Varied in shape, keepsakes can be a headache for the neatnik. Think in terms of matched containers (your usual preference) in different sizes for the just-right fit you crave—one for letters, one for theater programs, for example. Inexpensive divided boxes with depth let you sort ephemera (matchbooks, seashells) and stack it all nicely in a drawer.
Divided acrylic trays play to the left-brainer’s love of customization, providing the option to subcategorize (one tray for rings, another for necklaces) or implement a plan that speeds up a morning routine (accessories that are worn together stored in a row). All pieces are easy to locate, and earrings stay with their mates. High-frequency trays can stay out, while others can be stashed in a dresser drawer.
Boxes with photo labels are great for single-subject sorting (one for each child, say). They can hold discs, too, so you can unify your digital and print collections. Flat archival boxes protect larger prints and vintage photos. Small albums are perfect for individual trips or events.
For the Right-Brainer
A memento collage above a desk lets you bask in memories. Start in the center of a bulletin board with a bright piece and build out, creating a dense but relaxed grid. Funky boxes, like those here masquerading as vintage books, hold 3-D items. Found containers (chocolate tins, gift boxes) catch random objects, like ticket stubs, and glass shows off shells.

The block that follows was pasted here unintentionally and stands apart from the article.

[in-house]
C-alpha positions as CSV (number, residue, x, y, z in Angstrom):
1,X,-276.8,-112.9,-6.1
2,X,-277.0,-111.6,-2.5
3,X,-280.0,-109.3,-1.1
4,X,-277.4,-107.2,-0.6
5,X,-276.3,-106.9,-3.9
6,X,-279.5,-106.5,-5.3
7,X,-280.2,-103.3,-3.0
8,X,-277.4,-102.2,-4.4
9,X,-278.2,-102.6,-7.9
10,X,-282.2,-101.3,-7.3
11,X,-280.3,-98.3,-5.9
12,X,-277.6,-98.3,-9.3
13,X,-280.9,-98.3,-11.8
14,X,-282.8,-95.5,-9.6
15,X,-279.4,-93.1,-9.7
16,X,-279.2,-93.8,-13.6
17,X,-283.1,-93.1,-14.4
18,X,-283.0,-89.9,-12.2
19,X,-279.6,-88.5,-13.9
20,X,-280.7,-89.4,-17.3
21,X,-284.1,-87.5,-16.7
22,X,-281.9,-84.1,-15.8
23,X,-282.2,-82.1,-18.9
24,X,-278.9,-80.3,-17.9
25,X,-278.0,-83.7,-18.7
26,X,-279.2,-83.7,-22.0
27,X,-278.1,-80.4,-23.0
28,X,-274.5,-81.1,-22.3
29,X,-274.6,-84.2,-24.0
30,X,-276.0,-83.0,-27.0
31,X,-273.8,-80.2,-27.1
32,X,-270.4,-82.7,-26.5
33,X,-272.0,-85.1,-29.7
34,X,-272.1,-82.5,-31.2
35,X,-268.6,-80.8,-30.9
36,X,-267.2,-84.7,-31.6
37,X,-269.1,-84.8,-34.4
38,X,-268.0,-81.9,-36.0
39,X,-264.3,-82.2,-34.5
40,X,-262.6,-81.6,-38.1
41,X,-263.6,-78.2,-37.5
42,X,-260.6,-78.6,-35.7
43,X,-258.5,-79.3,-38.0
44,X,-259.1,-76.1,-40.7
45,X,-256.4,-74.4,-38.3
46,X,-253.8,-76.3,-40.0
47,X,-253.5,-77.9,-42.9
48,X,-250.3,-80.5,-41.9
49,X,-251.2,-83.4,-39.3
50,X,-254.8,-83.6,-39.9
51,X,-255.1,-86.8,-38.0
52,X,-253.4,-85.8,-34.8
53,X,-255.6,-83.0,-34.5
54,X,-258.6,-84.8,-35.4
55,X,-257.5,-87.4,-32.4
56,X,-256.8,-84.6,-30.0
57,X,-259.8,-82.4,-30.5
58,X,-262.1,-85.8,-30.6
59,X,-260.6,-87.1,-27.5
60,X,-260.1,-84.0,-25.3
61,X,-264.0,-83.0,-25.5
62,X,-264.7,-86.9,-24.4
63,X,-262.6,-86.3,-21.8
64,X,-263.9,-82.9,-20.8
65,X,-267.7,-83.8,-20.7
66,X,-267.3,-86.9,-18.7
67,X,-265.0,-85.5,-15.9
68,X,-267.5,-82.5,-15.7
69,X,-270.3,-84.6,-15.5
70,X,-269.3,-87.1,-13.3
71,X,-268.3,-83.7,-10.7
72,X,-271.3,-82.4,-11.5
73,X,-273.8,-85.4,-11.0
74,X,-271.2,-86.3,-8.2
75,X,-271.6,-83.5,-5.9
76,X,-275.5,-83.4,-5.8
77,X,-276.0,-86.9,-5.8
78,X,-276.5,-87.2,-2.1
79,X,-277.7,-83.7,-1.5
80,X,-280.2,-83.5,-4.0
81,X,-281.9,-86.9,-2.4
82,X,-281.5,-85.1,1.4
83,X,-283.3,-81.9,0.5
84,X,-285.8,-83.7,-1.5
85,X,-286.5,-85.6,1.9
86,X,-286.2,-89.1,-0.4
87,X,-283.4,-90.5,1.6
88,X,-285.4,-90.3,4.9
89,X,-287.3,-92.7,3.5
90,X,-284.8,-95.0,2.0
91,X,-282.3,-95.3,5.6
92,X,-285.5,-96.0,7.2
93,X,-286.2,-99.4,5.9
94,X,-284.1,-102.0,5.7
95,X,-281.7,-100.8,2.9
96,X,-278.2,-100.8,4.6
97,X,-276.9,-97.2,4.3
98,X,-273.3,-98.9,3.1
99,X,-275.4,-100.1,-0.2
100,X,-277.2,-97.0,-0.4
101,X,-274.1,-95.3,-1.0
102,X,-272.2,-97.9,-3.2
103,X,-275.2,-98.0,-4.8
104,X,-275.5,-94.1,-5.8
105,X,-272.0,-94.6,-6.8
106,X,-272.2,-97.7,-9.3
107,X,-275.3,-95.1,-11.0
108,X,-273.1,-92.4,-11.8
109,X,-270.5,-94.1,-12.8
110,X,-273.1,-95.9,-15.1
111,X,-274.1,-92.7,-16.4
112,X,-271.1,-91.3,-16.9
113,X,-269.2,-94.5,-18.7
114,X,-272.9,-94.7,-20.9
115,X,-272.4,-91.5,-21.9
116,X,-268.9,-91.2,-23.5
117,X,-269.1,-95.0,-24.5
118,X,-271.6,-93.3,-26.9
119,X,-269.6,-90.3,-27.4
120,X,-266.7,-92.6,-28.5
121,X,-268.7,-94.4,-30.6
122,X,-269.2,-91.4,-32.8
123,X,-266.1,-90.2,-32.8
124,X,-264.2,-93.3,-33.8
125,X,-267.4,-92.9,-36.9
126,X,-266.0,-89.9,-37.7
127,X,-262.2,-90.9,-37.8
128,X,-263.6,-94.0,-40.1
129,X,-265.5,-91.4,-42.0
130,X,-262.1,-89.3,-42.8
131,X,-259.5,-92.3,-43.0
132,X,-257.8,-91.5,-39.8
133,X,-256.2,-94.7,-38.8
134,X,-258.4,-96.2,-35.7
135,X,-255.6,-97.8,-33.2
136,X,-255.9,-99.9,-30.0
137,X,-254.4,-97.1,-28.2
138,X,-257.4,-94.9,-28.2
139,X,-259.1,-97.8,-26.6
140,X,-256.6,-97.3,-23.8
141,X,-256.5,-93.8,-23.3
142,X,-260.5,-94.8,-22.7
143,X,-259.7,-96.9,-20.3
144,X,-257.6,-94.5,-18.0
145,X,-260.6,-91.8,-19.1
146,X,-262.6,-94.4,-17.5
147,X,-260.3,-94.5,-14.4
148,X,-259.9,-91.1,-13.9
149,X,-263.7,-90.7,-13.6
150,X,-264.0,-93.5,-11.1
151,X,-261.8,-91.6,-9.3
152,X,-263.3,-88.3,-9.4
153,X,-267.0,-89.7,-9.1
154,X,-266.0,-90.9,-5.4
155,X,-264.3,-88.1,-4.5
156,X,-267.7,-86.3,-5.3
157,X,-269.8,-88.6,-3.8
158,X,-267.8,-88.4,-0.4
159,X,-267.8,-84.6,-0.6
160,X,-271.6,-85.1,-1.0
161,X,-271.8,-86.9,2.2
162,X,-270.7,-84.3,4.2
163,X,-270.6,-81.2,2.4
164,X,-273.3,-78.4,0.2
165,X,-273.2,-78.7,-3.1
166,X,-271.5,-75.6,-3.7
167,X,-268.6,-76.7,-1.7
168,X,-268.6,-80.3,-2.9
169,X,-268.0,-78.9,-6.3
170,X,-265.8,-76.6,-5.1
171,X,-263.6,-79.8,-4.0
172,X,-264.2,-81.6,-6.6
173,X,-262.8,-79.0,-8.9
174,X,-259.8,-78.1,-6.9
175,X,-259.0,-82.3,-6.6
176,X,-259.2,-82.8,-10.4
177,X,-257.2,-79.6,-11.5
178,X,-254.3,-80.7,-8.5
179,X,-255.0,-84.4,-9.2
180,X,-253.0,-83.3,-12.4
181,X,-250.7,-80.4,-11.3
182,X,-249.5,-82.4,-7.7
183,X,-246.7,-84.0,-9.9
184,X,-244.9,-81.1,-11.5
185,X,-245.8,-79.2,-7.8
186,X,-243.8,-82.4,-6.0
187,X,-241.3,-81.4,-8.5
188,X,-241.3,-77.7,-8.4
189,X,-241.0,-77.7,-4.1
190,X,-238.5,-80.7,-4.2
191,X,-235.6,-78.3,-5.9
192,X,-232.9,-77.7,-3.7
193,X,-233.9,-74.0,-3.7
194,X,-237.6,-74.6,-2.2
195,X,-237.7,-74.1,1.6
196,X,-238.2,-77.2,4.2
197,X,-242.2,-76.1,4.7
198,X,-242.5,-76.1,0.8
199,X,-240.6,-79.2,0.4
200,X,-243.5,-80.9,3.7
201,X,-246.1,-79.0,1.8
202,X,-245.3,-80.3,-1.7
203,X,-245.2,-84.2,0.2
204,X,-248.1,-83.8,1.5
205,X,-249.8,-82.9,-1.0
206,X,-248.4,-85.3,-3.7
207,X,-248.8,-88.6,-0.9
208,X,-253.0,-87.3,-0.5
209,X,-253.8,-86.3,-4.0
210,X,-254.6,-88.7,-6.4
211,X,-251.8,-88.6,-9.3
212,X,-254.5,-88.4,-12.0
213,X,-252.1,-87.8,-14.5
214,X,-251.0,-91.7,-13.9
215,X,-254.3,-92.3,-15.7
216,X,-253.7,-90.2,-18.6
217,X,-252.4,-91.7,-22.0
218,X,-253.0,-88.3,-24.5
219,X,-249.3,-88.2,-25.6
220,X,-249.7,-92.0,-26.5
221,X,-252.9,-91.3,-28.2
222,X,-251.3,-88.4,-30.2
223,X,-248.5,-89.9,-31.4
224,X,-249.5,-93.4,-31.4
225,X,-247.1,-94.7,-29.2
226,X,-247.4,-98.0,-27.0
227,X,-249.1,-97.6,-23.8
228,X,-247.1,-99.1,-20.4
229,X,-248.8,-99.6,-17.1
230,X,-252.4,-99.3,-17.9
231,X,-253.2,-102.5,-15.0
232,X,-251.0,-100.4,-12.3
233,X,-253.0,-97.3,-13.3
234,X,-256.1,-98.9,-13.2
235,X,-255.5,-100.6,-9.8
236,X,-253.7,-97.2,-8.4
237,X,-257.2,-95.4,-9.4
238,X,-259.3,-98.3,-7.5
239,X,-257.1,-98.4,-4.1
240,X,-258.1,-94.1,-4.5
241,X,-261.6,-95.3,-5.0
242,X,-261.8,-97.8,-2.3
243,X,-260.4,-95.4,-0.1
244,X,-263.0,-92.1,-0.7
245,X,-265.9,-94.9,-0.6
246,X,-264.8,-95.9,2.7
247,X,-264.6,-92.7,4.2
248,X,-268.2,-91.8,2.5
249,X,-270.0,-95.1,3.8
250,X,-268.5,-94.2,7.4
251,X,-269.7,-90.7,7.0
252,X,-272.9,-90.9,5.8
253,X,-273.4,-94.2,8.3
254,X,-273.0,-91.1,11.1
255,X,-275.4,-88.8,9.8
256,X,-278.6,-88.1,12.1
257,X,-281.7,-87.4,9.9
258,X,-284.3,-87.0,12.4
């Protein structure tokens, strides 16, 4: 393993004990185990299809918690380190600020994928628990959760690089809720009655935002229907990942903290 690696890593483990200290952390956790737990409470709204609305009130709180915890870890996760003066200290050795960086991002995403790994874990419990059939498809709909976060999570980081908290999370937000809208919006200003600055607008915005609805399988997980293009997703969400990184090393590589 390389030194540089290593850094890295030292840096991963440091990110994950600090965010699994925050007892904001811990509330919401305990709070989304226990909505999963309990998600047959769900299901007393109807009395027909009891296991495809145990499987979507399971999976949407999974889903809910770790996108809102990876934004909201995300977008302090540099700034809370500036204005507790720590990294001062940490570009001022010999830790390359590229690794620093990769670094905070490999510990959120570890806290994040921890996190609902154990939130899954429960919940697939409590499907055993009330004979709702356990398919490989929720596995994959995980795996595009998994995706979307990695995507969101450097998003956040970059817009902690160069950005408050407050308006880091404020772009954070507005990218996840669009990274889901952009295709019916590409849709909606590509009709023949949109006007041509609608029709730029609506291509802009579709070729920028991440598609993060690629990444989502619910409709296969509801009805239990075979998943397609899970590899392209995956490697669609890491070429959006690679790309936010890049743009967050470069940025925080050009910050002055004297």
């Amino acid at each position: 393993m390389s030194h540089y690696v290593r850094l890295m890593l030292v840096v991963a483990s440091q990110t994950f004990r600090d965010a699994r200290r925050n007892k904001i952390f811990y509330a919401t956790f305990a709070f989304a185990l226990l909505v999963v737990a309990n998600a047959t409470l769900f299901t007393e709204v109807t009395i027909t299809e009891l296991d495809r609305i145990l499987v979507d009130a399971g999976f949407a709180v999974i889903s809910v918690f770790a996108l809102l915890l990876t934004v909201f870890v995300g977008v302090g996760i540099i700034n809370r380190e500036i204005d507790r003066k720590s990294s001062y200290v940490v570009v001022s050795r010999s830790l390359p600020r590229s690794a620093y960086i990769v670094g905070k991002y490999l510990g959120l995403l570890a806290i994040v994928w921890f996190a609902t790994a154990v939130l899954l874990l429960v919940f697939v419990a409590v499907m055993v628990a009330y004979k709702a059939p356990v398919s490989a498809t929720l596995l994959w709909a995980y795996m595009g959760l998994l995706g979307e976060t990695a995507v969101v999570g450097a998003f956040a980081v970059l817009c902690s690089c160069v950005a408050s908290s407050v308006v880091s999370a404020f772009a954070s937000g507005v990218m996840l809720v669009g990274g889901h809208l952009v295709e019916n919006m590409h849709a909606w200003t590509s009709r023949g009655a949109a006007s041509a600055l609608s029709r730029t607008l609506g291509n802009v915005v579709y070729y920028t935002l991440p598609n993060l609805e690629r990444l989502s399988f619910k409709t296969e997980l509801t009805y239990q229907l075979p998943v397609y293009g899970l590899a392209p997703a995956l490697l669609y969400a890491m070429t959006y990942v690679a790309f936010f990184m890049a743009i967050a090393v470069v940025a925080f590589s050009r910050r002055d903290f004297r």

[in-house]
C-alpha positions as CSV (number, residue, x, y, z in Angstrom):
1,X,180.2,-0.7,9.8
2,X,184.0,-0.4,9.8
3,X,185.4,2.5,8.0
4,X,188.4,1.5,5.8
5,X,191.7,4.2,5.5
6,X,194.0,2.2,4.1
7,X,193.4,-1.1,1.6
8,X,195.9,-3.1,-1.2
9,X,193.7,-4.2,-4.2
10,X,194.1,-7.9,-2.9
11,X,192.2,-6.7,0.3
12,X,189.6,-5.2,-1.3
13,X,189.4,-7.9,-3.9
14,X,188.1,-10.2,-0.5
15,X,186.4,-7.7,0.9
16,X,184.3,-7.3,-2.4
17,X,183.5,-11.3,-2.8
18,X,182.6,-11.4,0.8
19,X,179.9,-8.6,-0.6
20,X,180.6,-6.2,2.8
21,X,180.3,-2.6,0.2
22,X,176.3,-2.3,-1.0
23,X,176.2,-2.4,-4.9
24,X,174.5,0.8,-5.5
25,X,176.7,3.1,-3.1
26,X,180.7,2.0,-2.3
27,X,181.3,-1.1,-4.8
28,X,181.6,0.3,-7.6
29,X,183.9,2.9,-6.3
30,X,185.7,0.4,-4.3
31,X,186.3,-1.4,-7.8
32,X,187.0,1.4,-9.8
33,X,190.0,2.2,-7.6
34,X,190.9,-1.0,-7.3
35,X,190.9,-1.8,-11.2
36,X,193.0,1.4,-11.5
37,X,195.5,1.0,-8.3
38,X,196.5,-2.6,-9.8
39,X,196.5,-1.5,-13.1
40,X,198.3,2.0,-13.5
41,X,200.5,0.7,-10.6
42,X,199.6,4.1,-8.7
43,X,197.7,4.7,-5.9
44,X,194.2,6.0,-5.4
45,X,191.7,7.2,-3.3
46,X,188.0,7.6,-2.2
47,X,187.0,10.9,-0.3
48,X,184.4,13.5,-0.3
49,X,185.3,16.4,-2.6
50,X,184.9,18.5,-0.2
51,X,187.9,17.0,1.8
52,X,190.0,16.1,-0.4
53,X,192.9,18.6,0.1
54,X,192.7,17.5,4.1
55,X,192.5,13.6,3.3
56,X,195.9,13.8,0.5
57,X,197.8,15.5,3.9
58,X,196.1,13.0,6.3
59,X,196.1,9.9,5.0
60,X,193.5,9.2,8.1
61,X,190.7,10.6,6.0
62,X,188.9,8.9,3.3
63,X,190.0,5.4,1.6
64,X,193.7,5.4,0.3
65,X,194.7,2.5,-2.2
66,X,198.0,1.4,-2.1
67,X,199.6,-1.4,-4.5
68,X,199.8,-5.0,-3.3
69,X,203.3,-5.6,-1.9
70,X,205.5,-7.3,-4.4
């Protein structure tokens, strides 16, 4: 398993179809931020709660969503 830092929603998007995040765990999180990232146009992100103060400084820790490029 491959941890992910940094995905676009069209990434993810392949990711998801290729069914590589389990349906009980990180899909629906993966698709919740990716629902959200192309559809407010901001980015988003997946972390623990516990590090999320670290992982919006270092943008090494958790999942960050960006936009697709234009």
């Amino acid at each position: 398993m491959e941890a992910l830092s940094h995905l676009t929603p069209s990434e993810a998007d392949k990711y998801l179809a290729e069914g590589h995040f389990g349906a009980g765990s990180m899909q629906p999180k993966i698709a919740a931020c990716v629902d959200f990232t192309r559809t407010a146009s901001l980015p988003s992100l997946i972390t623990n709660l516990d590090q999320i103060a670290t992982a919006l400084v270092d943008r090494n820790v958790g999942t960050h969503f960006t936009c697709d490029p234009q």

You’re prone to tangles and forgetting what you own. A display keeps everything visible and knot-free. Hang jewelry from elegant insect pins on a foam-core board that’s been covered in velvet and framed. (Pushpins stuck into a small bulletin board are fine, too.) A bust can hold a special necklace (or five). Flip over a glass and perch a bowl on top for rings and pins.
Load pictures into bright boxes (which are easy to spot), and buy some scrapbooks. (Stash decorative tape, photo corners, and labels nearby.) When you have a few minutes, stick a couple of photos into a book, jotting down the corresponding memories. Use broad themes, like “kids” or “parties,” so there’s no pressure for detailed sorting.
So what did you learn? Do you know what your style is? Did you find any tips to use for your next organizing project? CLICK HERE to COMMENT and share your findings on our blogpost.